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Georgina Castle Smith facts for kids

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Georgina Castle Smith (née Georgina Meyrick, pseudonym Brenda, 9 May 1845 – 27 December 1933) was a popular, productive English writer of didactic children's books. Some of her books highlighted the social needs of "street arabs" (homeless children) and encouraged people to donate clothing and food to them.


Georgina was the fourth child of a solicitor, William Meyrick (1809 or 1810–1898), in Bayswater, London, and his wife Eliza (née James, born 1817 or 1818). She suffered as a child from hay fever and asthma, which encouraged her to be bookish. Having appeared as the tenant of various premises in Bayswater, her father can no longer be traced after 1872. He may be the person of that name declared bankrupt in 1874. He appears to have deserted his family and died abroad.


All Georgina's books appeared under the pseudonym Brenda. The first, Nothing to Nobody (1873) predates the collapse to the family's finances. It tells of poverty and advocates practical philanthropy through the story of a Sunday school teacher reforming an orphan known as Daddy Long Legs. This was also published in the United States in an undated edition, probably from 1874.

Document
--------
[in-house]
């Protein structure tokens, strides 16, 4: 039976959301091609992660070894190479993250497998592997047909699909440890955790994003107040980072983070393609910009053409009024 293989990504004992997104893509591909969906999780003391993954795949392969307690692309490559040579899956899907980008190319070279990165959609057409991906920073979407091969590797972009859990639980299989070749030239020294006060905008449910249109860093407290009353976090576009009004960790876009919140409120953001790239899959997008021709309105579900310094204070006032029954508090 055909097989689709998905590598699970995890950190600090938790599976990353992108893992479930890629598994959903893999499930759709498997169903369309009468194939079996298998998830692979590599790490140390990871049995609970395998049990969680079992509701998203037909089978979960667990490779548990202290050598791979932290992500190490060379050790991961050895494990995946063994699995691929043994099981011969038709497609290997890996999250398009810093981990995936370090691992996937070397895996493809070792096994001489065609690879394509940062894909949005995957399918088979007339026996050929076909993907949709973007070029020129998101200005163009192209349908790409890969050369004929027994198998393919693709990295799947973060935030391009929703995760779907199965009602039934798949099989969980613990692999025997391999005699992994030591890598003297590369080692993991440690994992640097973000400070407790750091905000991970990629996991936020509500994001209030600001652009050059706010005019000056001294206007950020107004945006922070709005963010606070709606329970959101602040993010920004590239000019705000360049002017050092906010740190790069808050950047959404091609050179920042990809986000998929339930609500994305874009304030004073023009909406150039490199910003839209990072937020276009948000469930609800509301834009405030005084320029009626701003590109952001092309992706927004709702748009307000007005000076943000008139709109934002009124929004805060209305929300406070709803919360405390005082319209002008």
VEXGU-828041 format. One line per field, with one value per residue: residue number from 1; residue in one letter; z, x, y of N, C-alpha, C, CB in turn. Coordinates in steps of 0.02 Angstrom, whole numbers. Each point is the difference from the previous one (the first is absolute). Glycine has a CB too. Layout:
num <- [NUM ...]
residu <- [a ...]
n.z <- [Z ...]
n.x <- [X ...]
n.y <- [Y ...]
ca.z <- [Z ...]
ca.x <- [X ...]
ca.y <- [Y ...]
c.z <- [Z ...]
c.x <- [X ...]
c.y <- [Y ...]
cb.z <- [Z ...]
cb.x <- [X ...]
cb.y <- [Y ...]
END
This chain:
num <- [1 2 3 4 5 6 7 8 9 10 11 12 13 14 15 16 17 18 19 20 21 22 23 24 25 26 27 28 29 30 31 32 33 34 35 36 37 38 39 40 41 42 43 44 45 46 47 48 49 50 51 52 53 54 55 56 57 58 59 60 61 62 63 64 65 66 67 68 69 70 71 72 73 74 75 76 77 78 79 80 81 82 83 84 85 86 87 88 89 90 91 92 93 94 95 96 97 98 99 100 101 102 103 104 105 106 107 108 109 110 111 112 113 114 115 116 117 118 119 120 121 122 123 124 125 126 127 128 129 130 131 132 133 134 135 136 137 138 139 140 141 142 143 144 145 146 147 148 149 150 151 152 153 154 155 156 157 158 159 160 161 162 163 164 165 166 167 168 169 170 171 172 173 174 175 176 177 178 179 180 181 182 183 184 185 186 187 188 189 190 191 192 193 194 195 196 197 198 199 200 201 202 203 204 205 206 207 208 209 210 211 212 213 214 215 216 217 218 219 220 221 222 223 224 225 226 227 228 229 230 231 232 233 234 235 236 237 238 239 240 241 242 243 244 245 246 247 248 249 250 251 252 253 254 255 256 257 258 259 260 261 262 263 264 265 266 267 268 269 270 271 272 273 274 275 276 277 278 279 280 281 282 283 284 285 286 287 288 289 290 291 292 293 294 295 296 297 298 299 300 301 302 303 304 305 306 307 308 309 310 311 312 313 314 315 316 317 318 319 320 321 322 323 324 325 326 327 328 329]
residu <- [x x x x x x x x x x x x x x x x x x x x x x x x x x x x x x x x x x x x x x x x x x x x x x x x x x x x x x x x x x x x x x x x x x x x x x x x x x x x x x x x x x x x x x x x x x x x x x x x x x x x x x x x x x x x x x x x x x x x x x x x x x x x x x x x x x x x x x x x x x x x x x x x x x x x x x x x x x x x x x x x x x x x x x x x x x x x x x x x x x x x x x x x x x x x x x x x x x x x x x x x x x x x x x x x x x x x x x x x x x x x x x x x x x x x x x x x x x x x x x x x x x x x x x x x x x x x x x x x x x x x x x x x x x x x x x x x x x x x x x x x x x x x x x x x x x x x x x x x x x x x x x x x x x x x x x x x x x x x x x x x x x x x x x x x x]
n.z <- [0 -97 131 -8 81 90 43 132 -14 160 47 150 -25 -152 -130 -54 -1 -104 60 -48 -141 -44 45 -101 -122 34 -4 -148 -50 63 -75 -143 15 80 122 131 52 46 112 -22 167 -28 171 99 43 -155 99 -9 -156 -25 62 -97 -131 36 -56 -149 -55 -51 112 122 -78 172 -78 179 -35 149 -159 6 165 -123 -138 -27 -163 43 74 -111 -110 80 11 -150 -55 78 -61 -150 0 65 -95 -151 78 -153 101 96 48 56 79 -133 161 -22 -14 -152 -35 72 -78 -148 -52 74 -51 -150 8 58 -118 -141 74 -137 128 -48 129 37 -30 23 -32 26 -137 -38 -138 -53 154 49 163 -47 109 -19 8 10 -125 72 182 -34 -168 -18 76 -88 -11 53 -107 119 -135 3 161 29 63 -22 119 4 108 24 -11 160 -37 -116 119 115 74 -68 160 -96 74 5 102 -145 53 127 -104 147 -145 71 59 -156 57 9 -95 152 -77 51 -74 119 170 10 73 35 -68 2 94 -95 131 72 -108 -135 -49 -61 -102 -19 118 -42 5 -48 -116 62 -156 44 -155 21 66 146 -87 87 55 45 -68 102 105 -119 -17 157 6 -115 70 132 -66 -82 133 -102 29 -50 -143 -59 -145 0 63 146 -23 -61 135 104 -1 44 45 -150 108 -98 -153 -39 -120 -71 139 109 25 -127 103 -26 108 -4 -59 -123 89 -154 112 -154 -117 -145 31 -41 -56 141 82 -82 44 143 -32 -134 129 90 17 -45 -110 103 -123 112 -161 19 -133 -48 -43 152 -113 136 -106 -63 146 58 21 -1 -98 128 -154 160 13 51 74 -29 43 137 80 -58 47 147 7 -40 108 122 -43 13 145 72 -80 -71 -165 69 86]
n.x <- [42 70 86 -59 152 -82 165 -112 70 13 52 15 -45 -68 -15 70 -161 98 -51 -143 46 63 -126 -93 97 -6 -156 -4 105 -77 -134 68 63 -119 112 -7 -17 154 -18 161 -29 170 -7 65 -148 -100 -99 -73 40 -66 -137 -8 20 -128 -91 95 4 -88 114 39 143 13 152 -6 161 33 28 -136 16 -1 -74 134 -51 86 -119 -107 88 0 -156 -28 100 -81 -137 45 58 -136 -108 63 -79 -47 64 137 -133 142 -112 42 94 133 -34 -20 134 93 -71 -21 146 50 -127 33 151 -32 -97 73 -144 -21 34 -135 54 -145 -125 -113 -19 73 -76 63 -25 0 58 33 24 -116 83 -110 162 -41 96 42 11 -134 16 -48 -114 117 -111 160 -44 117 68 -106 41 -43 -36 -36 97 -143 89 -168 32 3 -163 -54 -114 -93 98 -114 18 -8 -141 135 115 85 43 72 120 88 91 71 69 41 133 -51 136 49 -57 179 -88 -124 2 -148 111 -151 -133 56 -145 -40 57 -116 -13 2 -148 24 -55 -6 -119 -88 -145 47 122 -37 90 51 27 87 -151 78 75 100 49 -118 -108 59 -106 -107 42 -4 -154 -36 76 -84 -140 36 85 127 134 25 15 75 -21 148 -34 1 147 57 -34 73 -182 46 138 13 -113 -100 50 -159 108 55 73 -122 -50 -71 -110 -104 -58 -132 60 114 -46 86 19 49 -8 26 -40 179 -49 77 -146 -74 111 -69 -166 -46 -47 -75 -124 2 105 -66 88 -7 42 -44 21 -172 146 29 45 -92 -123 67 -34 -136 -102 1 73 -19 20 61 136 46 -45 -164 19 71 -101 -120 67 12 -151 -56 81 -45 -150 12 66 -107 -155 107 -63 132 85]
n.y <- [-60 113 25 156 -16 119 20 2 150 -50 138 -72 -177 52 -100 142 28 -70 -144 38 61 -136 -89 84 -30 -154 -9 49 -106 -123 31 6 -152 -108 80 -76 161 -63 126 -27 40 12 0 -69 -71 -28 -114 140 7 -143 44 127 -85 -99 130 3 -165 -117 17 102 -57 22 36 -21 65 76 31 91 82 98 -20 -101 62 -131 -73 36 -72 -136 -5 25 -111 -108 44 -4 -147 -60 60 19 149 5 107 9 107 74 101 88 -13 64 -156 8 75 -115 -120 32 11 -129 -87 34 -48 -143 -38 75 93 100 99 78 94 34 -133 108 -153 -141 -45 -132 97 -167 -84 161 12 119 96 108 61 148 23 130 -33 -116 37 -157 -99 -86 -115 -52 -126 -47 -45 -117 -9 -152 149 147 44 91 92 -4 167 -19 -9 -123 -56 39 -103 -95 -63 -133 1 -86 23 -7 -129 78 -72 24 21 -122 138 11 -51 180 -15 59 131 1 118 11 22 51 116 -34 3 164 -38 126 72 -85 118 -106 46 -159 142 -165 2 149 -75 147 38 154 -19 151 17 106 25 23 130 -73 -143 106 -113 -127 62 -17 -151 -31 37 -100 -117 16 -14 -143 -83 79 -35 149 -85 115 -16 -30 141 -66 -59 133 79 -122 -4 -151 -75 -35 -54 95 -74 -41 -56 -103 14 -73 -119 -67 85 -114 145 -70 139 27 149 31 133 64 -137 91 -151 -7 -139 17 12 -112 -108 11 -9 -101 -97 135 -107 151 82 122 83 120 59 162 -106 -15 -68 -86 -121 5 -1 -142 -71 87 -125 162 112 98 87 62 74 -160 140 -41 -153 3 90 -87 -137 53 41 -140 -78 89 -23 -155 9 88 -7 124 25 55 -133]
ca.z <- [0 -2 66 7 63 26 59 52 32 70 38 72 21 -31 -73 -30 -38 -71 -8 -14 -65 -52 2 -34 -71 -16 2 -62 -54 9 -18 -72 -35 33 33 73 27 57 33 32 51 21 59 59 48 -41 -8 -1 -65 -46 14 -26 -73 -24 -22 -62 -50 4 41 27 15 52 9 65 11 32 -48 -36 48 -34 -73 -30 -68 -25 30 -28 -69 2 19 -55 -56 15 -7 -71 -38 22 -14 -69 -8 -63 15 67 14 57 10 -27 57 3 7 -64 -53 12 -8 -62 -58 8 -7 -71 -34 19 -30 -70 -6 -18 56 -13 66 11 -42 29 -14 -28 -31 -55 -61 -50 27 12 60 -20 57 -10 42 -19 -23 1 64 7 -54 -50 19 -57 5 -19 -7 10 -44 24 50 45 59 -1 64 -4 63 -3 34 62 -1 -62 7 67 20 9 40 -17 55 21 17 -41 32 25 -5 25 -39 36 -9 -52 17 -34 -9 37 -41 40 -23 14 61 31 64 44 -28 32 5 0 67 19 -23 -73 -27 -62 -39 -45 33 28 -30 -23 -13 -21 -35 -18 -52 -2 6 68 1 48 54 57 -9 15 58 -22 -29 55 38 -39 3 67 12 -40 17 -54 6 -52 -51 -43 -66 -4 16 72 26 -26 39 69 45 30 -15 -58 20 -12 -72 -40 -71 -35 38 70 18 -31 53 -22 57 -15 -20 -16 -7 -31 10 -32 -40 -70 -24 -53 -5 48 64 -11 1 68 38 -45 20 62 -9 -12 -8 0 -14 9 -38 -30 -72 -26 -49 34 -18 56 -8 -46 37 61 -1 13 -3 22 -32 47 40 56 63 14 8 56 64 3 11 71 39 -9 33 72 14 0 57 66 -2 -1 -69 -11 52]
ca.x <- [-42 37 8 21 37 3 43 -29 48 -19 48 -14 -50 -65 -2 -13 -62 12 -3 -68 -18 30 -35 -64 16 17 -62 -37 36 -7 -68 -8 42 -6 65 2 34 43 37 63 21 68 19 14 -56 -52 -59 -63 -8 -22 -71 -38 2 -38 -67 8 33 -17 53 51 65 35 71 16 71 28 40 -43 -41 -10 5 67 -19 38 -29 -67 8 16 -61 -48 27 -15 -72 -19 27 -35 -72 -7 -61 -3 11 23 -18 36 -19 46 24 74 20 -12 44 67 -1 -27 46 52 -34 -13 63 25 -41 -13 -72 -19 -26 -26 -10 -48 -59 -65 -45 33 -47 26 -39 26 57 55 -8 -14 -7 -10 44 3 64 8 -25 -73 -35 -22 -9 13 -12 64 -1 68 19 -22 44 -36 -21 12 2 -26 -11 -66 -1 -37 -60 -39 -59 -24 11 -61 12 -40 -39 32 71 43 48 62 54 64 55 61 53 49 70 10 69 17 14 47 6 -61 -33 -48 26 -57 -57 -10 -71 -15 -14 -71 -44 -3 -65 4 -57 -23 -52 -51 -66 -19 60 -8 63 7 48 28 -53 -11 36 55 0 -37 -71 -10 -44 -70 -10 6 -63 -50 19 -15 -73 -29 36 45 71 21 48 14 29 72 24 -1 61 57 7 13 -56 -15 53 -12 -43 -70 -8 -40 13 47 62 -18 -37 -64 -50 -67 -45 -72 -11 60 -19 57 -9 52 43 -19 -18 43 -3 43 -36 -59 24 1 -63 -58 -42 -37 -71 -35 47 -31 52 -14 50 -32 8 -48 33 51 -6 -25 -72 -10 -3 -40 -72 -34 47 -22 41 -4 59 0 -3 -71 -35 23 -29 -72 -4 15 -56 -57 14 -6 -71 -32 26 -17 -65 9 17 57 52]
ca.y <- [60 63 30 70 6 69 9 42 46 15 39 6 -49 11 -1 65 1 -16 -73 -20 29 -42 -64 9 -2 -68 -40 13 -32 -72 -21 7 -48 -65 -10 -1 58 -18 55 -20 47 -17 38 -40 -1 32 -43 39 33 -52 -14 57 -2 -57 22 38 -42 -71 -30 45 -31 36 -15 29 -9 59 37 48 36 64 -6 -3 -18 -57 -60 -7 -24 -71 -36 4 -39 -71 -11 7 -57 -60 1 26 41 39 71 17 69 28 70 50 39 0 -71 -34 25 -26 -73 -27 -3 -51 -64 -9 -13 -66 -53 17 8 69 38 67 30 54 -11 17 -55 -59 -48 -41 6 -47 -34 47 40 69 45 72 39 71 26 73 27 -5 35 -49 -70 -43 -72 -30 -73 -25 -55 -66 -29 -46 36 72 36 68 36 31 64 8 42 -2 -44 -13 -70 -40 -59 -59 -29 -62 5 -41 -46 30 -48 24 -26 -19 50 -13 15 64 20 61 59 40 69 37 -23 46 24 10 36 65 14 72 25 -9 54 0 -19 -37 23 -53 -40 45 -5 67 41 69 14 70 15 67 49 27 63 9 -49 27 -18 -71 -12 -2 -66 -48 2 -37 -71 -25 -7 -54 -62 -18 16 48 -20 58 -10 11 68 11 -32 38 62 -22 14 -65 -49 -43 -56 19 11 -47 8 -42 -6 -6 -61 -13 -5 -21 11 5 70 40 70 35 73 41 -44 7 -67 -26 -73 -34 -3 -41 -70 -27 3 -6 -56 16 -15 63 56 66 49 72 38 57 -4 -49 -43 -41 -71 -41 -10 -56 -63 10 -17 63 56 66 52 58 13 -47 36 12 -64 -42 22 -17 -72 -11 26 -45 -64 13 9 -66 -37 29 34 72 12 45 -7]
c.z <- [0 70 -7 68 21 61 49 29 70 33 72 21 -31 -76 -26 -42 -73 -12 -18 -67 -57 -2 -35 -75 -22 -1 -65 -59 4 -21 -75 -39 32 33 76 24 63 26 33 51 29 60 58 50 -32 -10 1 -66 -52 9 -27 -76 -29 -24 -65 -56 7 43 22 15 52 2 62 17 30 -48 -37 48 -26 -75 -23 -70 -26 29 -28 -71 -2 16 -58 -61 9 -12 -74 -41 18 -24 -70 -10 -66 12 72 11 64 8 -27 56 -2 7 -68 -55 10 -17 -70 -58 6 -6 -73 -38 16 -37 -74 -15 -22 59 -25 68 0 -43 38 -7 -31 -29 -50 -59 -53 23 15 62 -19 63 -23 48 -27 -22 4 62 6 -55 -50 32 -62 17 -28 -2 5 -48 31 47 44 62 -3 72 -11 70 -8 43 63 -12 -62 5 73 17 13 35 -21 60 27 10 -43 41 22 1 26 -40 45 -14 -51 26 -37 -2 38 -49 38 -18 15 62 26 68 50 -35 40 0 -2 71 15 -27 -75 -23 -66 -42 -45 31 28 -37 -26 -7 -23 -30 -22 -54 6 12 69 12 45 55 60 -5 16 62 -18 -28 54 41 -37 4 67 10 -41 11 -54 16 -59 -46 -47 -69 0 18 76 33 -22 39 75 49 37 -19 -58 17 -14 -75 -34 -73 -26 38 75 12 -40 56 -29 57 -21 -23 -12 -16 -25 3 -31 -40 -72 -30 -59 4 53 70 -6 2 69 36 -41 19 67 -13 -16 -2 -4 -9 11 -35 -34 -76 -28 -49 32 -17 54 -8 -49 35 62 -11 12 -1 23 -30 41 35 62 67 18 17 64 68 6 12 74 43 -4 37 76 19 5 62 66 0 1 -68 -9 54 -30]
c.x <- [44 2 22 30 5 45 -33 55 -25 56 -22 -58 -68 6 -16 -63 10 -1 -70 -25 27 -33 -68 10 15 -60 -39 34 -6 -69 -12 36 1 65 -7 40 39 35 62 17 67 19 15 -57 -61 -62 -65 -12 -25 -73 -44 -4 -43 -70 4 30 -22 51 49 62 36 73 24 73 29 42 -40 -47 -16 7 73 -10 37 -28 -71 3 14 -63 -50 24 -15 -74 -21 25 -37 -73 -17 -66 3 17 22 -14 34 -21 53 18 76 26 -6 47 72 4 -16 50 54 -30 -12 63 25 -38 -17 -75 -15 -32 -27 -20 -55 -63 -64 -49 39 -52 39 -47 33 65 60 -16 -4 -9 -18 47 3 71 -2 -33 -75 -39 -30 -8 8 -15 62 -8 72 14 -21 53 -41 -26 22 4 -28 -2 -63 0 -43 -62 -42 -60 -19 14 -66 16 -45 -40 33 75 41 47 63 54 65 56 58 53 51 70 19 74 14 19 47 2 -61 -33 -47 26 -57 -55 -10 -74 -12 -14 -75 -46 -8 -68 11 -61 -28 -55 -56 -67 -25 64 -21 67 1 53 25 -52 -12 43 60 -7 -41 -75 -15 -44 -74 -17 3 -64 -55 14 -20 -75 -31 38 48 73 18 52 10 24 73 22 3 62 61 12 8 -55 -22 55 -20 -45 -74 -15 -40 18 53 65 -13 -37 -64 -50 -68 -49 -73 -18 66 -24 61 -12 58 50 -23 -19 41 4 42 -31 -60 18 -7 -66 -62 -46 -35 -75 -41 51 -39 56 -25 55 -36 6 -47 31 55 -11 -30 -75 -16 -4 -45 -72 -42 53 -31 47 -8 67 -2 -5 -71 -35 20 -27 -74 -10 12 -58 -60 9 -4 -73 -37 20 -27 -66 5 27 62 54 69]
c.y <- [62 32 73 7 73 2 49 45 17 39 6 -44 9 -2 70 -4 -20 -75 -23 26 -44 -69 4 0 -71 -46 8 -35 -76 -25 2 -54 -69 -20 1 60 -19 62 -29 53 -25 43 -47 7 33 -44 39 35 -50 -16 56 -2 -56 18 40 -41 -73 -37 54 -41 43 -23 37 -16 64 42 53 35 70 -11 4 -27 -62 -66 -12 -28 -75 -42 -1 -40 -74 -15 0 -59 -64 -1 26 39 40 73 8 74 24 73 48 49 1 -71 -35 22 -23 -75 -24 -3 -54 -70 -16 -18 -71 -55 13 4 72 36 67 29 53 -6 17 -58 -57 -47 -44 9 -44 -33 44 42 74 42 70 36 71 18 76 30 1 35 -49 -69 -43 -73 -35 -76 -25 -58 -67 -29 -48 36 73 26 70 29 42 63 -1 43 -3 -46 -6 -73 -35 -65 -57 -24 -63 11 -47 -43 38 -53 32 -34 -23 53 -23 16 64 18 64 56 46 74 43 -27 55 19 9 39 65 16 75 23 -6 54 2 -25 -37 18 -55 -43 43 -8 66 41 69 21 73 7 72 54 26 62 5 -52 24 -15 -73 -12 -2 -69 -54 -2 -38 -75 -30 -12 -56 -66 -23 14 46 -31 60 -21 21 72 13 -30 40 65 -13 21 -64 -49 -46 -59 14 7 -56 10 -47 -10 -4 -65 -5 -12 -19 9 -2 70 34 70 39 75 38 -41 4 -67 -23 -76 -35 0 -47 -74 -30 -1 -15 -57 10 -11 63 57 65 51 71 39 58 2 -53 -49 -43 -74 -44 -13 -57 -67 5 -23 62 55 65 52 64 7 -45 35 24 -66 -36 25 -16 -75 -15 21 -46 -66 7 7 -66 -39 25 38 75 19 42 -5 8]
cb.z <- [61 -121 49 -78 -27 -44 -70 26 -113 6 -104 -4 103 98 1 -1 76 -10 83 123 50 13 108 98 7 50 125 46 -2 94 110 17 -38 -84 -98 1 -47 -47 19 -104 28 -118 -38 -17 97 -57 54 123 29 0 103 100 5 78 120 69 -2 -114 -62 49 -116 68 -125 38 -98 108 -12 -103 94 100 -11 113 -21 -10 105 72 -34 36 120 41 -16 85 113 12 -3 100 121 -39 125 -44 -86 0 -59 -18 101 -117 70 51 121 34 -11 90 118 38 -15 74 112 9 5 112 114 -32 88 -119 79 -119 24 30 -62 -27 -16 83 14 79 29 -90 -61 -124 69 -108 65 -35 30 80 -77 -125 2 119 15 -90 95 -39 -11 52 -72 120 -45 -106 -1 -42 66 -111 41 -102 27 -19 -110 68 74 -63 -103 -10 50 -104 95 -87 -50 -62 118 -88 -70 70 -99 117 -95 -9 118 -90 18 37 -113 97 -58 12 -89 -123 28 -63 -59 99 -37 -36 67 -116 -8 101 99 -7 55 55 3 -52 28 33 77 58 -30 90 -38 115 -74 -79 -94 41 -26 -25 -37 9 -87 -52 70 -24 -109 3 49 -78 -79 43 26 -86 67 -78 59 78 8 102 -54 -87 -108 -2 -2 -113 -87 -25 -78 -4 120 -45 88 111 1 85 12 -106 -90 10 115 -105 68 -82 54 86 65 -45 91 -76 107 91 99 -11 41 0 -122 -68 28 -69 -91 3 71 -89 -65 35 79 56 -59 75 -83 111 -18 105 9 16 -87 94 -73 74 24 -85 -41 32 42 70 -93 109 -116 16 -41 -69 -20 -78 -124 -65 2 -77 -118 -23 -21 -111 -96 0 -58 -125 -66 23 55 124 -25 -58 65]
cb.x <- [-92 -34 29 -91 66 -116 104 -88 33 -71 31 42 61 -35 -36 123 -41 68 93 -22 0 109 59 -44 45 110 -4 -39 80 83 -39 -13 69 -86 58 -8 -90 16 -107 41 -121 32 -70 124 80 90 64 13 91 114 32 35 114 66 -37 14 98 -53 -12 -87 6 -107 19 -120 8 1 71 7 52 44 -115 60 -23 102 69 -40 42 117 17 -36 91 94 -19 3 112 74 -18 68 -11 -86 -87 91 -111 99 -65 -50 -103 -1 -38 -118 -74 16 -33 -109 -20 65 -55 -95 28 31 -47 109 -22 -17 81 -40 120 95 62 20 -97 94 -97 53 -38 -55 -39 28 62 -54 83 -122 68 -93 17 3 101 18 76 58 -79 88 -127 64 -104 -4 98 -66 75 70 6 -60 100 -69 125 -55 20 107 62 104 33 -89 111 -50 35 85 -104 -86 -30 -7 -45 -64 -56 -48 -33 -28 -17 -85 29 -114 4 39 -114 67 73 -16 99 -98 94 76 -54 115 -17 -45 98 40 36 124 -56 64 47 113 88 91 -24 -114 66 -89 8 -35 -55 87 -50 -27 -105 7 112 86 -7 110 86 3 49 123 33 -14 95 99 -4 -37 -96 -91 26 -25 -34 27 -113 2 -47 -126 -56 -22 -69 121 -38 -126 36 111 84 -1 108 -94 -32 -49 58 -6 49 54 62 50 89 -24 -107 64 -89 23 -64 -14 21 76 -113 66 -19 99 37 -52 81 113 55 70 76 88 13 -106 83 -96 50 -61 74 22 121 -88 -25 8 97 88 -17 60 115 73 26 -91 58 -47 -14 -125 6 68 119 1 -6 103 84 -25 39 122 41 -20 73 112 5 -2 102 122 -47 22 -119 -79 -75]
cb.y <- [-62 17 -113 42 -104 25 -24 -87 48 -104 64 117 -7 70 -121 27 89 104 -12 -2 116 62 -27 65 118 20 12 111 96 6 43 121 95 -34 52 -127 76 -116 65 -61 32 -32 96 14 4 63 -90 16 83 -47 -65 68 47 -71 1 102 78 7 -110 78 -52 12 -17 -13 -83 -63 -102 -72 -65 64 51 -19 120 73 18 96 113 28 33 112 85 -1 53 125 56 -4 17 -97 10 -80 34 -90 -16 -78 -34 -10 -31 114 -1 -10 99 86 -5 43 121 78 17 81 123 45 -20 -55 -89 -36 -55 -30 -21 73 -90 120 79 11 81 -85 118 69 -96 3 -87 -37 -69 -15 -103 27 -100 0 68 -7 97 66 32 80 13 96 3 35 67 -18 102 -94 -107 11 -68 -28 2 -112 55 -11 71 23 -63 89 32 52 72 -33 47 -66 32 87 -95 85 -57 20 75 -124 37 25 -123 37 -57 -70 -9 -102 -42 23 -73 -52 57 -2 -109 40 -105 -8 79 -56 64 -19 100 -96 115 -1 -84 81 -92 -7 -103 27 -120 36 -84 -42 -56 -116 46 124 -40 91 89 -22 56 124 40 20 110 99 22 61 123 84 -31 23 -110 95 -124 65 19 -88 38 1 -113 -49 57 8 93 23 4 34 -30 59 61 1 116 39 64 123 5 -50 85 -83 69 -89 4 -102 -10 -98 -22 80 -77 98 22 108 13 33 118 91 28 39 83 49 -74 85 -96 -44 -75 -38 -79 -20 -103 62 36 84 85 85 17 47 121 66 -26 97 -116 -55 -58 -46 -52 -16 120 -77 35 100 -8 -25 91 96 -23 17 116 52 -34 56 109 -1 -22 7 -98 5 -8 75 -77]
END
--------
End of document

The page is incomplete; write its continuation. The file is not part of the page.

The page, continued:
The success of Nothing to Nobody encouraged "Brenda" to write a second, similarly didactic story, about two orphan boys in East London, of whom the younger dies: Froggy's Little Brother (c. 1875). This sold steadily for fifty years and was a frequent choice as a prize book awarded to children. A film appeared in 1921.

The illustrations for the second book were the work of a solicitor, Castle Smith (1849–1936). He and Georgina married shortly afterwards and settled in St John's Wood. They had five children.

"Brenda" had another 13 children's books published over the next 15 years. A further eight appeared between 1890 and 1932, including a sequel to Froggy's Little Brother in 1914. Five Little Partridges, or, The Pilot's House deals with the seaside stay of a middle-class family and may refer to her own children. The Secret Terror (1909) is et in high society, partly in India, and was one of the two works of hers aimed at adult readers.


The family retired to Lyme Regis in Dorset, where she died at her home, Corner Cottage, on 27 December 1933 and was buried in the cemetery there. The town community appears in The Earl's Granddaughter (1895), which describes how an upper-class girl is converted to good works.

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